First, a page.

They’re designing a space salad to keep astronauts healthy and happy

When it comes to imagining food in space, the first thing that most people think of is freeze-dried products like astronaut ice cream. While preserved foods will inevitably be part of diets astronauts For the foreseeable future, today there is an increasing focus on how to provide astronauts with fresh foods such as vegetables and grains to at least occasionally eat.

Eating fresh food is important not only for reasons of physical health, but also for the mental health of astronauts. Repeated processed foods can be unappetizing and lead to what’s called menu fatigue, where astronauts don’t want to eat because they’re tired of eating the same foods over and over again. And that can be a real problem when astronauts lose weight and don’t get enough nutrients.

Fortunately, we are getting better and better at growing a variety of foods in the microgravity conditions of space. In recent years, astronauts on the International Space Station (ISS) have grown foods like radishes, lettuce, and hot peppers. Now, a team of researchers has created an “Astronaut Salad” with food that can be grown in space.

The salad created to provide astronauts with nutrition is based on food that can be grown in space. University of Adelaide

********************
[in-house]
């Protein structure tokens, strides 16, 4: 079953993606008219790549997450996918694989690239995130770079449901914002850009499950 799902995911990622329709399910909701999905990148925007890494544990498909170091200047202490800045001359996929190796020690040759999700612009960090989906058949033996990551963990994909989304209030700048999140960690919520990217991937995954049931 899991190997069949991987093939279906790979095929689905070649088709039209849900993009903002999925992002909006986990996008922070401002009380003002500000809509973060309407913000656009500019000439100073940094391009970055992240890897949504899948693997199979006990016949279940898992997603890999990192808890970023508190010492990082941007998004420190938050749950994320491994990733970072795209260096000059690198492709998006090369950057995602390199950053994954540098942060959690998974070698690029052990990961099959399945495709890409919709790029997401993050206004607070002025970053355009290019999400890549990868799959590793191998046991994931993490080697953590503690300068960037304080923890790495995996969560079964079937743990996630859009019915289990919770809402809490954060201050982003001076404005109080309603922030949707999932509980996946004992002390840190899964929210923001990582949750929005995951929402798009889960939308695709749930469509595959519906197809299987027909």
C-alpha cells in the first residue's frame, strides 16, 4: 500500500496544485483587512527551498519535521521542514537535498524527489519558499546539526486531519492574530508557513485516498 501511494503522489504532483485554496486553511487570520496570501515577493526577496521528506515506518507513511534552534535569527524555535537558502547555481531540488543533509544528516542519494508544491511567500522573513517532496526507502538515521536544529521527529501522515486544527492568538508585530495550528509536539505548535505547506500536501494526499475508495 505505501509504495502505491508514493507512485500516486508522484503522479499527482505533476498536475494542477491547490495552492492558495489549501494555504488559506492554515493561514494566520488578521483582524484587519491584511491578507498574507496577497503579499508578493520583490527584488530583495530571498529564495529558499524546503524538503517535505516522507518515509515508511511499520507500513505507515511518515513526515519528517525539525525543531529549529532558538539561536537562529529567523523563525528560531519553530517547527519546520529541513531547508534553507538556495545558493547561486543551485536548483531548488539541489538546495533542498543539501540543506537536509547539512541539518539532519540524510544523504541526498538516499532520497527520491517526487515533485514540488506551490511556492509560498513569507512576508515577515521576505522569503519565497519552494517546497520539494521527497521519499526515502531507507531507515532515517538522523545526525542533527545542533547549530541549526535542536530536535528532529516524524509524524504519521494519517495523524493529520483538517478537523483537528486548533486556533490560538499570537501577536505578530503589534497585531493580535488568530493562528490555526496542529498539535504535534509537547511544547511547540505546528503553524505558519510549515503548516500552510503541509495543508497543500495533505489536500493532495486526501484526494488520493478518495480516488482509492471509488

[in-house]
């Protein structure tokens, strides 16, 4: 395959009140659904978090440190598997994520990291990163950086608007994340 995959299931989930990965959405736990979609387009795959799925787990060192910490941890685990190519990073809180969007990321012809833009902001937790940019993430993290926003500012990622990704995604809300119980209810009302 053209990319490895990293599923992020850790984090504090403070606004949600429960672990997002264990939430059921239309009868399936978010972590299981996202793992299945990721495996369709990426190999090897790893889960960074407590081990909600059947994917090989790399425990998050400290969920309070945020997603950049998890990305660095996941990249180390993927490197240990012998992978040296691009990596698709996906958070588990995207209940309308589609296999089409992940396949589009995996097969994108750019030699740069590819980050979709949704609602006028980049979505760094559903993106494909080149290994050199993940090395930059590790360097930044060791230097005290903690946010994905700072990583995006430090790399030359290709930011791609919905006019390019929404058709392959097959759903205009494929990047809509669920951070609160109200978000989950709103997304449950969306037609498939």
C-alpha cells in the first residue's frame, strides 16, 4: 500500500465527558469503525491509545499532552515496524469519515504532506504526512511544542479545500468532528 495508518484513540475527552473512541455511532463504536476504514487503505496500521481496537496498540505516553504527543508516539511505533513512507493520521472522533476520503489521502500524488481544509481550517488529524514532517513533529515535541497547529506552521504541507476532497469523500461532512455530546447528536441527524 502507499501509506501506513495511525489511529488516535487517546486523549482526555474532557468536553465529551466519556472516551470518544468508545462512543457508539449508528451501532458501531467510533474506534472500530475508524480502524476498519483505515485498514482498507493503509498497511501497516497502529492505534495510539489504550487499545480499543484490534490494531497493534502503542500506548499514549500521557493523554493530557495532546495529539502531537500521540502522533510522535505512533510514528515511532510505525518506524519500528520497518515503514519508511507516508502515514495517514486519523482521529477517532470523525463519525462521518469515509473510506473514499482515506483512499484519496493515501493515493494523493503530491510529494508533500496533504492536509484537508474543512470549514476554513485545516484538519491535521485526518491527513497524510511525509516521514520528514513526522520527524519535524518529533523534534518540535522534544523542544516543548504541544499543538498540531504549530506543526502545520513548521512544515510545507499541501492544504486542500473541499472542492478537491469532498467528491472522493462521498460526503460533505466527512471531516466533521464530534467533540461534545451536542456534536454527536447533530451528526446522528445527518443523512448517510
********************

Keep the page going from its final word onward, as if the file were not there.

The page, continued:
The salad, developed by researchers at the University of Adelaide in Australia and the University of Nottingham in the UK, contains a mixture of the following: soybeans, poppy, barley, rapeseed, peanuts, potatoes and sunflower seeds. The exact amounts of each ingredient have been adjusted to deliver the nutrients an astronaut might need as measured by 2011 NASA studyAnd for it to taste good, too.

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“We simulated a mix of six to eight crops that provide all the necessary nutrients needed by astronauts, which are different from what people need on Earth,” said one of the researchers, Volker Hessel, from the University of Adelaide. launch. “While there are dozens of crops that can meet the nutrient requirements of astronauts, we needed to find ones that could pack a punch and provide the calories needed in smaller portions that could be grown in a small space.”

The researchers used a computer model to help them balance the nutritional needs of the astronauts, by working from a list of more than 100 plants that might be suitable for growing in space. These are foods that can be grown in a small space, in a hydroponics system, and require minimal fertilizer.

To maintain the food’s appeal, the researchers chose plants with a variety of colors, textures, and flavors. “Food is an integral part of staying healthy and happy, and there are many factors that contribute to this,” said another researcher, Xu Liang, from the University of Nottingham. “In addition to nutritional values ​​and the ability to grow plants in space, we are also looking at other important aspects of a space diet to enhance the well-being of astronauts, including color, flavor, and eating together.”

A team of volunteers tried the salad and seemed happy with it, with one saying they “won’t mind eating this all week like an astronaut.”

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